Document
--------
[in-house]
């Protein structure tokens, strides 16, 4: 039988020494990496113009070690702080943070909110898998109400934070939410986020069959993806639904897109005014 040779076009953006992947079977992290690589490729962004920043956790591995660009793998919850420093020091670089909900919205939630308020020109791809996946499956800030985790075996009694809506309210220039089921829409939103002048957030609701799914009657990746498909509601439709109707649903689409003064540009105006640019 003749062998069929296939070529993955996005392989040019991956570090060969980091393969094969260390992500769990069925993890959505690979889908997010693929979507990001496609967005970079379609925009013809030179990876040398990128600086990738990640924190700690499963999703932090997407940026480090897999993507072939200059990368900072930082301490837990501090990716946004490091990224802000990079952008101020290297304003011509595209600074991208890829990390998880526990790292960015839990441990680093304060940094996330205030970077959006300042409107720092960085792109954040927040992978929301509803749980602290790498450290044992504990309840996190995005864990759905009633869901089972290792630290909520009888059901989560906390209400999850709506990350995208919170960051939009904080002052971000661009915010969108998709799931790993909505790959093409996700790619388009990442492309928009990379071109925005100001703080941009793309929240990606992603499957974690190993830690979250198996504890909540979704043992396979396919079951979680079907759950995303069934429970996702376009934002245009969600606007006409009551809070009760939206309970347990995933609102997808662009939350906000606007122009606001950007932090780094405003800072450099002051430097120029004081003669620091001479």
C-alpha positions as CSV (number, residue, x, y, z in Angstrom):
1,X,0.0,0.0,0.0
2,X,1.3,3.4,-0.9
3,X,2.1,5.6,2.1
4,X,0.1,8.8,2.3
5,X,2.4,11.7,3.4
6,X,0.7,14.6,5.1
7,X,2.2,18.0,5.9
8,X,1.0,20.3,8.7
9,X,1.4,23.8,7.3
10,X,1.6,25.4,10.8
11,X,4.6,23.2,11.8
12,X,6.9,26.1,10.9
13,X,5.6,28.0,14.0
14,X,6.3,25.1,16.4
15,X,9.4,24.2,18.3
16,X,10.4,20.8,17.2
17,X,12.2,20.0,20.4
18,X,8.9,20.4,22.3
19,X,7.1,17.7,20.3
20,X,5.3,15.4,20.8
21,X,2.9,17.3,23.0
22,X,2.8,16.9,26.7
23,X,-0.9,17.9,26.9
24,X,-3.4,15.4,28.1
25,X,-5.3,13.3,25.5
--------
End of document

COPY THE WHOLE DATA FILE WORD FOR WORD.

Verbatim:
[in-house]
């Protein structure tokens, strides 16, 4: 039988020494990496113009070690702080943070909110898998109400934070939410986020069959993806639904897109005014 040779076009953006992947079977992290690589490729962004920043956790591995660009793998919850420093020091670089909900919205939630308020020109791809996946499956800030985790075996009694809506309210220039089921829409939103002048957030609701799914009657990746498909509601439709109707649903689409003064540009105006640019 003749062998069929296939070529993955996005392989040019991956570090060969980091393969094969260390992500769990069925993890959505690979889908997010693929979507990001496609967005970079379609925009013809030179990876040398990128600086990738990640924190700690499963999703932090997407940026480090897999993507072939200059990368900072930082301490837990501090990716946004490091990224802000990079952008101020290297304003011509595209600074991208890829990390998880526990790292960015839990441990680093304060940094996330205030970077959006300042409107720092960085792109954040927040992978929301509803749980602290790498450290044992504990309840996190995005864990759905009633869901089972290792630290909520009888059901989560906390209400999850709506990350995208919170960051939009904080002052971000661009915010969108998709799931790993909505790959093409996700790619388009990442492309928009990379071109925005100001703080941009793309929240990606992603499957974690190993830690979250198996504890909540979704043992396979396919079951979680079907759950995303069934429970996702376009934002245009969600606007006409009551809070009760939206309970347990995933609102997808662009939350906000606007122009606001950007932090780094405003800072450099002051430097120029004081003669620091001479």
C-alpha positions as CSV (number, residue, x, y, z in Angstrom):
1,X,0.0,0.0,0.0
2,X,1.3,3.4,-0.9
3,X,2.1,5.6,2.1
4,X,0.1,8.8,2.3
5,X,2.4,11.7,3.4
6,X,0.7,14.6,5.1
7,X,2.2,18.0,5.9
8,X,1.0,20.3,8.7
9,X,1.4,23.8,7.3
10,X,1.6,25.4,10.8
11,X,4.6,23.2,11.8
12,X,6.9,26.1,10.9
13,X,5.6,28.0,14.0
14,X,6.3,25.1,16.4
15,X,9.4,24.2,18.3
16,X,10.4,20.8,17.2
17,X,12.2,20.0,20.4
18,X,8.9,20.4,22.3
19,X,7.1,17.7,20.3
20,X,5.3,15.4,20.8
21,X,2.9,17.3,23.0
22,X,2.8,16.9,26.7
23,X,-0.9,17.9,26.9
24,X,-3.4,15.4,28.1
25,X,-5.3,13.3,25.5